Franklin Regional OKs $35 million bond sale for Sloan Elementary project | TribLIVE.com
Westmoreland

Franklin Regional OKs $35 million bond sale for Sloan Elementary project

Patrick Varine
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Colten Oakes photo
Franklin Regional officials held a groundbreaking for the Sloan elementary project on Wednesday, July 31, 2019. The project will see the construction of a new elementary for grades 3 to 5, and the renovation of Sloan Elementary into a school for children in kindergarten through second grade.
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VEBH Architects
Above, an architectural rendering of the upper elementary building proposed for the Sloan campus.

The Franklin Regional School Board agreed to issue up to $35 million in bonds to fund the bulk of the Sloan “elementary campus” project, the same week that the district will be in court to face a group opposed to the plan.

The project includes construction of a new elementary school on the Sloan property, off Sardis Road in Murrysville, to house third- through fifth-graders, as well as the renovation of the existing Sloan building into a revamped school for students in kindergarten through second grade.

The school board voted Monday to authorize a bond sale two days before a Common Pleas Court hearing in which a community group, the “Sloan Project Concerned Citizens,” is seeking to appeal Murrysville council’s approval of the project. The school district is a party to the appeal.

The case is scheduled to be heard Wednesday at the courthouse in Greensburg.

Board members began approving bond issues for the project in late 2017. At that time, an official from PFM Financial Advisors proposed that the district issue a $23.65 million bond in 2019, when the bulk of construction work and spending would take place.

The proposed maximum bond amount of $35 million adds about $12 million onto PFM’s initial recommendation, although district Financial Services Director Jon Perry said the actual amount the district anticipates borrowing is closer to $29 million.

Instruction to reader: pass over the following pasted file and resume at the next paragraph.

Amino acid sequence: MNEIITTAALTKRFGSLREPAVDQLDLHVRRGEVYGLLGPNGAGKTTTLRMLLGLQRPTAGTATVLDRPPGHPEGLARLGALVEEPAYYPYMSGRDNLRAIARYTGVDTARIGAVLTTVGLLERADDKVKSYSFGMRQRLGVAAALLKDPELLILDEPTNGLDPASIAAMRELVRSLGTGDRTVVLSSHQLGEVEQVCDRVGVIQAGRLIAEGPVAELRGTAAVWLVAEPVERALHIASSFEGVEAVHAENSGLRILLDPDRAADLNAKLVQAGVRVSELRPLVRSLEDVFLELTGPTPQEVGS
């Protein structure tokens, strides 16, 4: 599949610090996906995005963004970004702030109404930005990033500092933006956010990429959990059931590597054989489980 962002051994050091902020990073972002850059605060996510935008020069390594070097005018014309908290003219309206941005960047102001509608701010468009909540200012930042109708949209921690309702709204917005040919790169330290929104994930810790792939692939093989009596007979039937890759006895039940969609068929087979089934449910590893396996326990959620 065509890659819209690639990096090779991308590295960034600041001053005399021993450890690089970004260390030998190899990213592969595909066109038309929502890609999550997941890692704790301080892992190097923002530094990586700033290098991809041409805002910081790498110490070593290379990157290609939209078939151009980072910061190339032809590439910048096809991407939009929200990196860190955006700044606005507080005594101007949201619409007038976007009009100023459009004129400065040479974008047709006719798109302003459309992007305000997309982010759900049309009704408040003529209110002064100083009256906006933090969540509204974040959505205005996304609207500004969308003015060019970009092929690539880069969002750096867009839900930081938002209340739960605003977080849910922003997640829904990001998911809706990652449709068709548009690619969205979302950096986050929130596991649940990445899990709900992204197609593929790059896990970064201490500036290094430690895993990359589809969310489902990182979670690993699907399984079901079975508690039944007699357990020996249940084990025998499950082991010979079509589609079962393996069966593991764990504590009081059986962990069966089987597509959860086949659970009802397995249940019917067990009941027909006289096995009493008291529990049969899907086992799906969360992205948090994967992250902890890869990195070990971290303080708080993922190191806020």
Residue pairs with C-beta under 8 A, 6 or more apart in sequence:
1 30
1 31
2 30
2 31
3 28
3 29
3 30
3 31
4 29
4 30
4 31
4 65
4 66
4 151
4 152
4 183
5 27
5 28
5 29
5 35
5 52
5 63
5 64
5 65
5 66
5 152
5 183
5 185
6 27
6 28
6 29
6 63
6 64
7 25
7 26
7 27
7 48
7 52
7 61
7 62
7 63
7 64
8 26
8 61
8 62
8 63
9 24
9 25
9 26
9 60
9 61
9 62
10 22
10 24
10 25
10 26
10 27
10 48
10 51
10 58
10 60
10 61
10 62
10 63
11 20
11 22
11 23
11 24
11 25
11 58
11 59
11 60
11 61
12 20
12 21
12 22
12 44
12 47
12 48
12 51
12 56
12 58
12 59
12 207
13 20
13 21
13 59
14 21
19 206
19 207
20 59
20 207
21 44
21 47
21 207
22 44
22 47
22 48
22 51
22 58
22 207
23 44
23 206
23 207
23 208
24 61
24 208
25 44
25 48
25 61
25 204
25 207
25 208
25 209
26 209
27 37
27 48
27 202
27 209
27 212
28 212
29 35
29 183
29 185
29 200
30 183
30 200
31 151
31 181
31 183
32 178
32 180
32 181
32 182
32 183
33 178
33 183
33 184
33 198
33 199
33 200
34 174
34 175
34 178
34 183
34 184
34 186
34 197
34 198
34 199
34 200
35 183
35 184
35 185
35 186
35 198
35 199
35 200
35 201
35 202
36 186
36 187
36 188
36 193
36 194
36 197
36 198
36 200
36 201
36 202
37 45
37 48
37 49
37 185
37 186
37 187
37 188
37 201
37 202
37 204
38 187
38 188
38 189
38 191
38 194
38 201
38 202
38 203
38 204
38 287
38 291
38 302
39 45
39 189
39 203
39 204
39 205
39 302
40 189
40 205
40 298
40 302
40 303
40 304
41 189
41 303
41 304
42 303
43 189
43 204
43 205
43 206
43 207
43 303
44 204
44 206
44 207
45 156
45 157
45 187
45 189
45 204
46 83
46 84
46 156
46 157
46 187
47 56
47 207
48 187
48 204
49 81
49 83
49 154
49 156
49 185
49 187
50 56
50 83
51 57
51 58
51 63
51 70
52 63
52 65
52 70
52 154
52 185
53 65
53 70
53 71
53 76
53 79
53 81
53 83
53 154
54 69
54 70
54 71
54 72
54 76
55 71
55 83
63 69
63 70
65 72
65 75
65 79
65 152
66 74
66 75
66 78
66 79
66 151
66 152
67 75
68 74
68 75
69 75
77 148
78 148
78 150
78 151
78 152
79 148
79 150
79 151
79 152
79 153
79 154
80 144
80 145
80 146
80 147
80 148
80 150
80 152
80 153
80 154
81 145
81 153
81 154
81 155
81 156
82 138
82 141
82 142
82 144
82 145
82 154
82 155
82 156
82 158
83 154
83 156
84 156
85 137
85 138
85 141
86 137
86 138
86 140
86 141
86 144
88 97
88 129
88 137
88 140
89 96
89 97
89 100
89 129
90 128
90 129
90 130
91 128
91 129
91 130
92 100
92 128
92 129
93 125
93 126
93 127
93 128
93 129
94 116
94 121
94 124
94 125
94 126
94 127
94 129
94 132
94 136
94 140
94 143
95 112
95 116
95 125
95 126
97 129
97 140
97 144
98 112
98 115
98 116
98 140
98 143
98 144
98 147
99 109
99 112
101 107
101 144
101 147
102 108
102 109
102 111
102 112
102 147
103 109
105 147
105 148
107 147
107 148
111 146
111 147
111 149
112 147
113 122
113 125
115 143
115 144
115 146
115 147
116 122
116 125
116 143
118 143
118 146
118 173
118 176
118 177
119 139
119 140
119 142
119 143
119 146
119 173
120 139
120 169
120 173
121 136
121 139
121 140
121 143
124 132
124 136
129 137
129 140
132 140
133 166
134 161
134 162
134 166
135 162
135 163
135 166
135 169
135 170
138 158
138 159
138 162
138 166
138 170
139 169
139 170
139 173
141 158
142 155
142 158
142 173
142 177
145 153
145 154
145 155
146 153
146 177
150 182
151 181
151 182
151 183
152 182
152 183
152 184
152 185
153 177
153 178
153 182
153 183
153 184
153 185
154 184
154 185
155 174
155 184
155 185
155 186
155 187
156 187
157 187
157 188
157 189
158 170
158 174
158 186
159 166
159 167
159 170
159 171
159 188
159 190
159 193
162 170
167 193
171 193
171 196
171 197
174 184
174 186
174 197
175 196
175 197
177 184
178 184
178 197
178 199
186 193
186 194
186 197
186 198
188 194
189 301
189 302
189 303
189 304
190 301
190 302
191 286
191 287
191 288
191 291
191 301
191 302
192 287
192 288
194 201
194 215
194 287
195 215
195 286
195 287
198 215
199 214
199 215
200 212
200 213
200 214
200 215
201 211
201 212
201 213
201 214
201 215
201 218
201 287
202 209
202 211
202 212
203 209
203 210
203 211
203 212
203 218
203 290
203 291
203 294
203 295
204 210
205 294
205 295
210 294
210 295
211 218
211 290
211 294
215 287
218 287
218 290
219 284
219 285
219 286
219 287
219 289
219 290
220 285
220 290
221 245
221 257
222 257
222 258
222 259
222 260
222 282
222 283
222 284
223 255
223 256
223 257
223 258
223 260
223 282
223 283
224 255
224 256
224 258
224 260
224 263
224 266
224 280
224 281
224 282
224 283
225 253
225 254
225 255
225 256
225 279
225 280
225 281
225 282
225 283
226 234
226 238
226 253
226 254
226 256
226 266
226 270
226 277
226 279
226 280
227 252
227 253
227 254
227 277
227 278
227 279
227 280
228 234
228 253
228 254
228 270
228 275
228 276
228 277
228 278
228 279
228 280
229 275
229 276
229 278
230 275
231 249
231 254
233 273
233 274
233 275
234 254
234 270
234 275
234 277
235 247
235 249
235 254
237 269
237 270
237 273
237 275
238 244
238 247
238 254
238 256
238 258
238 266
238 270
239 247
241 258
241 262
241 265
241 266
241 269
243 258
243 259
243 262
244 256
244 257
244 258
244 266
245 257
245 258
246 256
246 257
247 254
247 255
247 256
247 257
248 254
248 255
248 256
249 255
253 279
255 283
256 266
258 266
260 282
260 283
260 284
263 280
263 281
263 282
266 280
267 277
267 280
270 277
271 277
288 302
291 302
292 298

“It establishes maximum parameters for the principal borrowed,” Perry told school board members. “And it allows for flexibility when the bond is actually structured.”

Perry said the current market is a “very advantageous environment for issuing debt.”

With a maximum interest rate of 5.5 percent, the bond would be paid back over 30 years according to a payment schedule provided to school board members and the public, with the final payment coming in May 2050.

The annual payments range from just over $960,000 in an interest-only payment scheduled for May 2020, to a peak payment of $2.75 million in May 2024.

Both Perry and solicitor Gary Matta cited a lot of arbitrary movement in the bond market during the first two weeks of August.

“With it being a volatile time right now, we’d like to try and do this at the most favorable (interest) rate possible,” Matta told the board, which voted unanimously to authorize the bond sale.

Over the life of the bond, the projected average annual payment is about $2.2 million.

In total, the Sloan project is estimated to cost about $54 million — the board awarded $48.62 million in contracts for the project in June — not including the costs of financing the project over three decades.

Below, see a brief history of the project:

Patrick Varine is a Tribune-Review staff writer. You can contact Patrick at 724-850-2862, [email protected] or via Twitter .

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